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Farmer's Market 8-10-19

Posted 8/10/2019 7:30am by Larry Brandenburg.


Social Media is part of the fabric and fiber of society today.  It's used to share personal and family information and is a major part of marketing for businesses. It's kinda like Okra -- some love it and others despise it.  But, like Okra, everyone should try it every now and then and find a way that makes it palatable, maybe even enjoyable.

As I shared a couple of weeks ago, Beth has embraced Instagram as a way to continue to  share our farm story.  She has never been a big fan of Okra (I mean social media) but now enjoys posting pictures of farm happenings.  Our right hand man Jeremy has been the main mentor for this and he is often the subject of these posts.  Check out yesterday's video and you will see him and his girlfriend Sydney making homemade pasta and sauce for an incredible Friday farm lunch.  You will also see some flower bouquets that are stunning and will be available at the market today.

The tomatoes are starting to come on and we will have both cherries and heirlooms as well as squash and zucchini.  It has taken time but everything is now coming on.  It won't be long before Okra will be here and I hope that you will approach it as an opportunity for growth when it arrives.

This farming thing really is hard work.  It's hard mentally and physically.  Many of you also work really hard at your jobs.  For some it is the mental exhaustion at the end of the day that makes coming home so sweet.  For others it's the promise of sitting down and resting those aching bones that gives such satisfaction.  I have experienced both and I will tell you that I enjoy physical exhaustion over the mental.  

I remember when I was a graduate student in Texas in the summer of 1979.  I had just started a part-time job on the grounds crew and was exposed to steady 100 degree heat daily.  I lugged huge hoses all over campus and plugged them into water receptacles in the ground under mini-manholes, often occupied with Tarantula spiders, and trimmed and mowed acres of land.  I would be struggling to drag those big hoses by the library when I would look in those large windows of that cool, air-conditioned environment and immediately wish I was a librarian. Ah, the promise of the greener grass on the other side of the fence.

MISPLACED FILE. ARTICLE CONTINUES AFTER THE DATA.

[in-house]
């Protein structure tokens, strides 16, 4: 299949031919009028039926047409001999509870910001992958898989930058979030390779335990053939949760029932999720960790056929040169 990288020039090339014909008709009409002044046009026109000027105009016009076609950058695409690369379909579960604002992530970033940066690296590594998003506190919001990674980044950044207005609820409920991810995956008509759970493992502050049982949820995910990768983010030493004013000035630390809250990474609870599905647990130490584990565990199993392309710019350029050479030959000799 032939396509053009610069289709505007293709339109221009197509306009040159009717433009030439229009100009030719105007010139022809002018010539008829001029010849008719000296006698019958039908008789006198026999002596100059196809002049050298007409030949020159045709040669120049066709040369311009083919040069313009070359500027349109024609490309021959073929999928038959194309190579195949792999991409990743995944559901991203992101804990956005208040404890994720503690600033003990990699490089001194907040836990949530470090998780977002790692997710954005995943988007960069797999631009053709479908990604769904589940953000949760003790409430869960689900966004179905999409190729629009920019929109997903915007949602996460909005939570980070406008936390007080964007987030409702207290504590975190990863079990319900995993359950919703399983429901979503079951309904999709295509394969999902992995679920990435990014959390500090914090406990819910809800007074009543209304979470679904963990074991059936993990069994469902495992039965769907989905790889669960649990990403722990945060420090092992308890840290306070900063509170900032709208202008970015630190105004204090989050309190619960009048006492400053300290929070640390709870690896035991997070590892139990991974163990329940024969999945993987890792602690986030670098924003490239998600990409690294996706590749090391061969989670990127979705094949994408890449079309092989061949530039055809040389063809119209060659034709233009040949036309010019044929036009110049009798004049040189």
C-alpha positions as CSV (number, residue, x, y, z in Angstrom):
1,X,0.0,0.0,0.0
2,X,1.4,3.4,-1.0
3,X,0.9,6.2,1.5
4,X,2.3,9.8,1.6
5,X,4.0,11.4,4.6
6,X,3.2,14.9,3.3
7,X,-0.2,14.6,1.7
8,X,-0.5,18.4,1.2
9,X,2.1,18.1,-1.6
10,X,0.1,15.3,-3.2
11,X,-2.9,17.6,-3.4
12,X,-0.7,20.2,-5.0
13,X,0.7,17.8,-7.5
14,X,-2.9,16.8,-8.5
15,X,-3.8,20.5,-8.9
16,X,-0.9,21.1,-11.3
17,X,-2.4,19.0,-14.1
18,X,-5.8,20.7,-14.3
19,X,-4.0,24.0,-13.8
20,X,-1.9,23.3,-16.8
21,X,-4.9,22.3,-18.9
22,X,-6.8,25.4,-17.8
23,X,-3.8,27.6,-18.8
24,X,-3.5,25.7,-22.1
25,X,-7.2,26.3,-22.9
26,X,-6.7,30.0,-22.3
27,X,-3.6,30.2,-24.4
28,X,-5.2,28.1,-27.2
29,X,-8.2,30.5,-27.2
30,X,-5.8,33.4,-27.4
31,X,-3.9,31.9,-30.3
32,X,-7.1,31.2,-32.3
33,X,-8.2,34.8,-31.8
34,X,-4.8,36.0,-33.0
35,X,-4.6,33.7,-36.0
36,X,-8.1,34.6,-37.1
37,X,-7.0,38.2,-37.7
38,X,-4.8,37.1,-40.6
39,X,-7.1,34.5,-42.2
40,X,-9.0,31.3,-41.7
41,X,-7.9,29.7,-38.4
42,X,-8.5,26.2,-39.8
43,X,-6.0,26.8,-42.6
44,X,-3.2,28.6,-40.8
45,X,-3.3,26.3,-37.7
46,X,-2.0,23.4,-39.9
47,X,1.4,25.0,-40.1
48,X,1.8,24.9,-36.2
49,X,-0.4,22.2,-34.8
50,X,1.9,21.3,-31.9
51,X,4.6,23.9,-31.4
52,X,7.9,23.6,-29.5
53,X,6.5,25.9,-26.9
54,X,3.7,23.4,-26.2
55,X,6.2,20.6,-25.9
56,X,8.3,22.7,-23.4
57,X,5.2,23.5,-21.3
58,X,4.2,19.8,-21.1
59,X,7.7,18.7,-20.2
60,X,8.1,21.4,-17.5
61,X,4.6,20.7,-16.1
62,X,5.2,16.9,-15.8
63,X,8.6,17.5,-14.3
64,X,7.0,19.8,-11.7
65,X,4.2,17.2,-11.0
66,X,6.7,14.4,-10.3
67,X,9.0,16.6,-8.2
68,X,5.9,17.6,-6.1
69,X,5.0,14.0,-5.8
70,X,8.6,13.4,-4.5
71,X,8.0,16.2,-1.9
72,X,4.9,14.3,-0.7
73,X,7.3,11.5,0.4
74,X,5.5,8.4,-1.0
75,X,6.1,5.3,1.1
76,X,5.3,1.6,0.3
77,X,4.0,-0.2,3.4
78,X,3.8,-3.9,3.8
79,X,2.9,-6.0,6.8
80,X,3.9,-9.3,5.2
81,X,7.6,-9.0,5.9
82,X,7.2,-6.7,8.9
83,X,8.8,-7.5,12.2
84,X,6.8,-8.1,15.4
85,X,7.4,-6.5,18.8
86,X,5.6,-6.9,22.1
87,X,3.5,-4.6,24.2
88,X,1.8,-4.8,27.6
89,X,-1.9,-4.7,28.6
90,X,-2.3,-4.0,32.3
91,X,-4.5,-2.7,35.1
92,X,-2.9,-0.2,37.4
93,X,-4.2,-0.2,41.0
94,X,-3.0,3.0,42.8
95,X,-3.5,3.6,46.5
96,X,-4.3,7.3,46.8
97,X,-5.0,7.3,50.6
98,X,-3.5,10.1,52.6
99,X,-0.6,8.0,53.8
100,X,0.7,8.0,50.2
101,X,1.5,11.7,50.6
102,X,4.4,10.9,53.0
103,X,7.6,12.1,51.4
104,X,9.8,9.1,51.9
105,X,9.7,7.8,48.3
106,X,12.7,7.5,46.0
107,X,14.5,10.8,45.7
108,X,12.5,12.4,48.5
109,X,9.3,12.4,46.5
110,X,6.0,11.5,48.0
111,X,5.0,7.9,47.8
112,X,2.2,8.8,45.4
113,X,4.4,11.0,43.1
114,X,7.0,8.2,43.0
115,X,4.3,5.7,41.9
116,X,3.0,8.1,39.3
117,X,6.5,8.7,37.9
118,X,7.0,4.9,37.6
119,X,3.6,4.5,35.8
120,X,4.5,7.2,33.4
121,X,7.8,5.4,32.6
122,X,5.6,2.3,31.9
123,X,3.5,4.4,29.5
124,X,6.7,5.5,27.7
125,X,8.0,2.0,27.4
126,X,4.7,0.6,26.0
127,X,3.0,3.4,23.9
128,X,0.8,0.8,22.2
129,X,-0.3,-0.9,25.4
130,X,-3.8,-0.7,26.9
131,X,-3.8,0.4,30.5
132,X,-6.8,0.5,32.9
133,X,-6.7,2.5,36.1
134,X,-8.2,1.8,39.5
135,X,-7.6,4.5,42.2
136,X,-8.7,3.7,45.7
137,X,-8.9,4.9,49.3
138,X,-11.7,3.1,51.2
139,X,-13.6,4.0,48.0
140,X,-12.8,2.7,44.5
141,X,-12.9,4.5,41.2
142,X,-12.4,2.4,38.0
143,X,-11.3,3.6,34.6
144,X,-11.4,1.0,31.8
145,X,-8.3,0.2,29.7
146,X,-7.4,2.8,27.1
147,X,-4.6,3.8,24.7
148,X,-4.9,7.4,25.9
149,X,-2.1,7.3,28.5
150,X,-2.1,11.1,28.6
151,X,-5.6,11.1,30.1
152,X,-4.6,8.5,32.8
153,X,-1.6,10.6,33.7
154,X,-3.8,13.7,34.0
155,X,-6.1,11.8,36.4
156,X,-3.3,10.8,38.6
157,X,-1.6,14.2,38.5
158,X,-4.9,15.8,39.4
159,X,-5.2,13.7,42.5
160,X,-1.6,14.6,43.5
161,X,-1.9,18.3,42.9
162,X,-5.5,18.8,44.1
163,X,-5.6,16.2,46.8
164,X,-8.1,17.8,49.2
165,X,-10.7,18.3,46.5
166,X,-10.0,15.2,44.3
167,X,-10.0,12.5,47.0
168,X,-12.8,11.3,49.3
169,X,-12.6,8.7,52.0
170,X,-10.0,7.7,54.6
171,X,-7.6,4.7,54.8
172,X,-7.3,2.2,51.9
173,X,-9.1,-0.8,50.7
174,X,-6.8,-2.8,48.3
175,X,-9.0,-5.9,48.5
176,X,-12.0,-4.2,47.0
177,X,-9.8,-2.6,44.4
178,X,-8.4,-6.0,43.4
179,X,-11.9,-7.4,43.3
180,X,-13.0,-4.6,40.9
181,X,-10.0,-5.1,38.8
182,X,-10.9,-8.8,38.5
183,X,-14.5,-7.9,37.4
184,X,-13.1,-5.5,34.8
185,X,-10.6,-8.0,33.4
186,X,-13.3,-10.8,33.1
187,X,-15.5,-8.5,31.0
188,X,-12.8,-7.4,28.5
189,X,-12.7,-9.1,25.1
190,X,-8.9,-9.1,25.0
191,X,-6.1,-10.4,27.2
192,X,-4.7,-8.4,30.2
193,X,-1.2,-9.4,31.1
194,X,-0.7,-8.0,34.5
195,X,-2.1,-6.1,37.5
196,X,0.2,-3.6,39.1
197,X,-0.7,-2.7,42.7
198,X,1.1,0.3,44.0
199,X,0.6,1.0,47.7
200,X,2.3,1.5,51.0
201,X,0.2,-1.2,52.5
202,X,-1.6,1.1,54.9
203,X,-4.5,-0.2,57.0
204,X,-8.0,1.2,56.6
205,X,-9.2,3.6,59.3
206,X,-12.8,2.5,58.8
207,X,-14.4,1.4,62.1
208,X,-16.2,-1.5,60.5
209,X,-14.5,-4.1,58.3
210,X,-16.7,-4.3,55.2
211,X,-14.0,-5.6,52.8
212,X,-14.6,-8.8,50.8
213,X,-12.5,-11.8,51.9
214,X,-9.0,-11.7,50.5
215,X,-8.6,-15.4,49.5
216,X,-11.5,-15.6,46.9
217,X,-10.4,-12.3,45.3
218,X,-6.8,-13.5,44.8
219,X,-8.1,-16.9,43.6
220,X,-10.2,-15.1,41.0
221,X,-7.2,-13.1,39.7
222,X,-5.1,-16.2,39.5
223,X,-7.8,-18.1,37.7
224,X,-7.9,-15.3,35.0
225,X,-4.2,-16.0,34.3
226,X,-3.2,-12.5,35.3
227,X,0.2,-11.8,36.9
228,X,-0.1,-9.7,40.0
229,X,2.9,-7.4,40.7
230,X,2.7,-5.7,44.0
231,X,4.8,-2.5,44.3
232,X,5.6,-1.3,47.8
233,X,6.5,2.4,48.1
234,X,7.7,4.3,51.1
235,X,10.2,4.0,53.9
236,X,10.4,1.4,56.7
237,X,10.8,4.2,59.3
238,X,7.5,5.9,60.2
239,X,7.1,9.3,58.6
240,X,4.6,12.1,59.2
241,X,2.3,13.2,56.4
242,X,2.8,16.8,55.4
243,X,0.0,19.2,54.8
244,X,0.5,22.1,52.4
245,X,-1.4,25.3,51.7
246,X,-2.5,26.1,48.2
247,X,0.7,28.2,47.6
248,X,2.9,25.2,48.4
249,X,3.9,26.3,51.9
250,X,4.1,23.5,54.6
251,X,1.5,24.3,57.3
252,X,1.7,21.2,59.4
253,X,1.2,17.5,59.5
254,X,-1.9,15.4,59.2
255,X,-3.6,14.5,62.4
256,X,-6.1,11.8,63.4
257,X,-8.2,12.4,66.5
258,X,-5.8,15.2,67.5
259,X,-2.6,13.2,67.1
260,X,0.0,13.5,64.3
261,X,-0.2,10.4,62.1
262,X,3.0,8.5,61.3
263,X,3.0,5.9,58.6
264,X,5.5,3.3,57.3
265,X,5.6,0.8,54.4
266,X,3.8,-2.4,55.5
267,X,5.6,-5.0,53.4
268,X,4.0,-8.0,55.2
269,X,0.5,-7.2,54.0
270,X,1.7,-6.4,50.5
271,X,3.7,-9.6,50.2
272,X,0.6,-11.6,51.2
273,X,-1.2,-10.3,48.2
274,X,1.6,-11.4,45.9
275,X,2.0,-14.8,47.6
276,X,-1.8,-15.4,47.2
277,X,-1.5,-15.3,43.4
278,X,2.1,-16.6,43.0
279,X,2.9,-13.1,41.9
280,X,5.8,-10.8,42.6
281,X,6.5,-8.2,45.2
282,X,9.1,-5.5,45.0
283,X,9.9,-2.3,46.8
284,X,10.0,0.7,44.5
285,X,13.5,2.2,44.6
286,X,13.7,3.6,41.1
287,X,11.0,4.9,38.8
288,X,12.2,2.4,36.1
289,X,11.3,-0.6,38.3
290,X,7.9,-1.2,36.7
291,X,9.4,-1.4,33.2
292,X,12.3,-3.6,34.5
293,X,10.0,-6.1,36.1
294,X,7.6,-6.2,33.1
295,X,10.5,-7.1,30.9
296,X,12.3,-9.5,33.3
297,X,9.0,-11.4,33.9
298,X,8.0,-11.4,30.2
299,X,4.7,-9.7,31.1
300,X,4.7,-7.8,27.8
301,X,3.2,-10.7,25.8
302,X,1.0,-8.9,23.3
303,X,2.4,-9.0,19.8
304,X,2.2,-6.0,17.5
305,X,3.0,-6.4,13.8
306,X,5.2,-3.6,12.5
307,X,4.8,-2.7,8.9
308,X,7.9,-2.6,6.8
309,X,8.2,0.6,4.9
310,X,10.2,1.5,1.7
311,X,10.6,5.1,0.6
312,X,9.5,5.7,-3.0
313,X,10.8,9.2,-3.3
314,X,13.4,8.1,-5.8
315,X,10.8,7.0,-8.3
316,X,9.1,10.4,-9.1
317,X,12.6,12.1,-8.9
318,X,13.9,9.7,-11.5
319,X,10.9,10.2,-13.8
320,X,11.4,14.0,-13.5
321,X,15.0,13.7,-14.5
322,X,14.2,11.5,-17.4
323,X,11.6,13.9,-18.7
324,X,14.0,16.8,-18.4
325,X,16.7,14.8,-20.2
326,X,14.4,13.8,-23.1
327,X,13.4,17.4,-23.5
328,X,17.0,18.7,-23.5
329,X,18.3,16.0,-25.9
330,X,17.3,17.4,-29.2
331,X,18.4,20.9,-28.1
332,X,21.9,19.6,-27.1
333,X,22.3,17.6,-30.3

When you are mentally exhausted it seems hard to shut down the mind and relax.  Usually it is just a desire to sit down and put the day behind you.  When you are physically exhausted all you want to do is sit down with a big glass of ice tea  and soak in the comfort of a soft chair or bed. 

Farming brings both kinds of exertion.  Lots of mental stuff goes on, especially when you are confronted with challenges of weather, weeds, pests, disease, labor, marketing, etc.  Lots of trying to figure out what to do next. Many hours researching in books and on the internet.  Calls to colleagues and professionals for their opinion.  All of these mental gymnastics will wear you out and then you have to implement the "hopeful" solution and that usually means getting dirty and sweaty and using muscles you had forgotten you have.

And, it's this physical that balances the mental and brings wholeness back into focus.  That is really what we all want.  We want to feel whole.  That's why you make the sacrifice to buy local, organic food.  That's why you put out the physical effort each week to fight the mental stress of driving in town and finding a parking space at the market and then stretching those legs and wandering booth to booth drinking in the atmosphere of wholeness.  

Come see us today.  Park a little farther away or walk from home.  It's less humid this morning. Give your mind a break.  This is a wholesome environment.


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